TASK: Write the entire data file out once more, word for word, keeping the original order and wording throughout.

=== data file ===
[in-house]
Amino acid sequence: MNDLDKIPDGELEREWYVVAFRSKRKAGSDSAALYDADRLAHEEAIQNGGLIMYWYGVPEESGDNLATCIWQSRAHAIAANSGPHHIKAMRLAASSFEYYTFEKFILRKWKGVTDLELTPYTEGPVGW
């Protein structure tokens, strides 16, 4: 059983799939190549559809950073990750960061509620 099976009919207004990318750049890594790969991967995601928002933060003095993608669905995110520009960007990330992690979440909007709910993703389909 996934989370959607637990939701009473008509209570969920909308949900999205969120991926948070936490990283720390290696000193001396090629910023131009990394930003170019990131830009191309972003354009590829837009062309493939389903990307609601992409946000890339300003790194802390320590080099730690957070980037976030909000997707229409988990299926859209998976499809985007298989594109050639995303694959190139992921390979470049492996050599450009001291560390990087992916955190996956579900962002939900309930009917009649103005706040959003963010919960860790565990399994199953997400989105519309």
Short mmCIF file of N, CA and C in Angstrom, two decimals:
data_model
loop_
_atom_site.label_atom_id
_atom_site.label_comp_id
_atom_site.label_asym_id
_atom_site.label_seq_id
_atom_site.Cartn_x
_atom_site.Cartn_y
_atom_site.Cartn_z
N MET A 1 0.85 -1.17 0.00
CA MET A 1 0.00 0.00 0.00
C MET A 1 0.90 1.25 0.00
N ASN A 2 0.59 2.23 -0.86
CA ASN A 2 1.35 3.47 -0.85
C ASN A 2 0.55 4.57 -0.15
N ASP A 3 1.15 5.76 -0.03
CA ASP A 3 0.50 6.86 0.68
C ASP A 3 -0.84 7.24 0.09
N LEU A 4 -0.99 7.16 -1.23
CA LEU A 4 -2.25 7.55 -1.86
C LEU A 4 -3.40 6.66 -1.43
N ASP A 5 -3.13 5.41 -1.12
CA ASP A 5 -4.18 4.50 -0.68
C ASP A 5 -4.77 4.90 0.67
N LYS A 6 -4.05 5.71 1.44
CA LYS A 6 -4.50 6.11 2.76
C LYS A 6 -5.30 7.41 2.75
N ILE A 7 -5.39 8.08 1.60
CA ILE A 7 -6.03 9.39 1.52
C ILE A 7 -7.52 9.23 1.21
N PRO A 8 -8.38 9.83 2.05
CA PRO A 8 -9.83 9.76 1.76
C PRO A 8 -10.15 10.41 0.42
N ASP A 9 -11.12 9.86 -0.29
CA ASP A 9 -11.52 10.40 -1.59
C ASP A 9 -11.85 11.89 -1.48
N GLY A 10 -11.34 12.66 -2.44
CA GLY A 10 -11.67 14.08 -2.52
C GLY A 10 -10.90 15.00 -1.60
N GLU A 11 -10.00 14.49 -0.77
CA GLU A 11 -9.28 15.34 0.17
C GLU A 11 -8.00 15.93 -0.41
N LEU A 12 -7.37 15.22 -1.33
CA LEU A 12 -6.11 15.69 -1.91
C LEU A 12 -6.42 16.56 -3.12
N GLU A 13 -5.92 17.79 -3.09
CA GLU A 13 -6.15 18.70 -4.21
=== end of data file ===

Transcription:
[in-house]
Amino acid sequence: MNDLDKIPDGELEREWYVVAFRSKRKAGSDSAALYDADRLAHEEAIQNGGLIMYWYGVPEESGDNLATCIWQSRAHAIAANSGPHHIKAMRLAASSFEYYTFEKFILRKWKGVTDLELTPYTEGPVGW
């Protein structure tokens, strides 16, 4: 059983799939190549559809950073990750960061509620 099976009919207004990318750049890594790969991967995601928002933060003095993608669905995110520009960007990330992690979440909007709910993703389909 996934989370959607637990939701009473008509209570969920909308949900999205969120991926948070936490990283720390290696000193001396090629910023131009990394930003170019990131830009191309972003354009590829837009062309493939389903990307609601992409946000890339300003790194802390320590080099730690957070980037976030909000997707229409988990299926859209998976499809985007298989594109050639995303694959190139992921390979470049492996050599450009001291560390990087992916955190996956579900962002939900309930009917009649103005706040959003963010919960860790565990399994199953997400989105519309």
Short mmCIF file of N, CA and C in Angstrom, two decimals:
data_model
loop_
_atom_site.label_atom_id
_atom_site.label_comp_id
_atom_site.label_asym_id
_atom_site.label_seq_id
_atom_site.Cartn_x
_atom_site.Cartn_y
_atom_site.Cartn_z
N MET A 1 0.85 -1.17 0.00
CA MET A 1 0.00 0.00 0.00
C MET A 1 0.90 1.25 0.00
N ASN A 2 0.59 2.23 -0.86
CA ASN A 2 1.35 3.47 -0.85
C ASN A 2 0.55 4.57 -0.15
N ASP A 3 1.15 5.76 -0.03
CA ASP A 3 0.50 6.86 0.68
C ASP A 3 -0.84 7.24 0.09
N LEU A 4 -0.99 7.16 -1.23
CA LEU A 4 -2.25 7.55 -1.86
C LEU A 4 -3.40 6.66 -1.43
N ASP A 5 -3.13 5.41 -1.12
CA ASP A 5 -4.18 4.50 -0.68
C ASP A 5 -4.77 4.90 0.67
N LYS A 6 -4.05 5.71 1.44
CA LYS A 6 -4.50 6.11 2.76
C LYS A 6 -5.30 7.41 2.75
N ILE A 7 -5.39 8.08 1.60
CA ILE A 7 -6.03 9.39 1.52
C ILE A 7 -7.52 9.23 1.21
N PRO A 8 -8.38 9.83 2.05
CA PRO A 8 -9.83 9.76 1.76
C PRO A 8 -10.15 10.41 0.42
N ASP A 9 -11.12 9.86 -0.29
CA ASP A 9 -11.52 10.40 -1.59
C ASP A 9 -11.85 11.89 -1.48
N GLY A 10 -11.34 12.66 -2.44
CA GLY A 10 -11.67 14.08 -2.52
C GLY A 10 -10.90 15.00 -1.60
N GLU A 11 -10.00 14.49 -0.77
CA GLU A 11 -9.28 15.34 0.17
C GLU A 11 -8.00 15.93 -0.41
N LEU A 12 -7.37 15.22 -1.33
CA LEU A 12 -6.11 15.69 -1.91
C LEU A 12 -6.42 16.56 -3.12
N GLU A 13 -5.92 17.79 -3.09
CA GLU A 13 -6.15 18.70 -4.21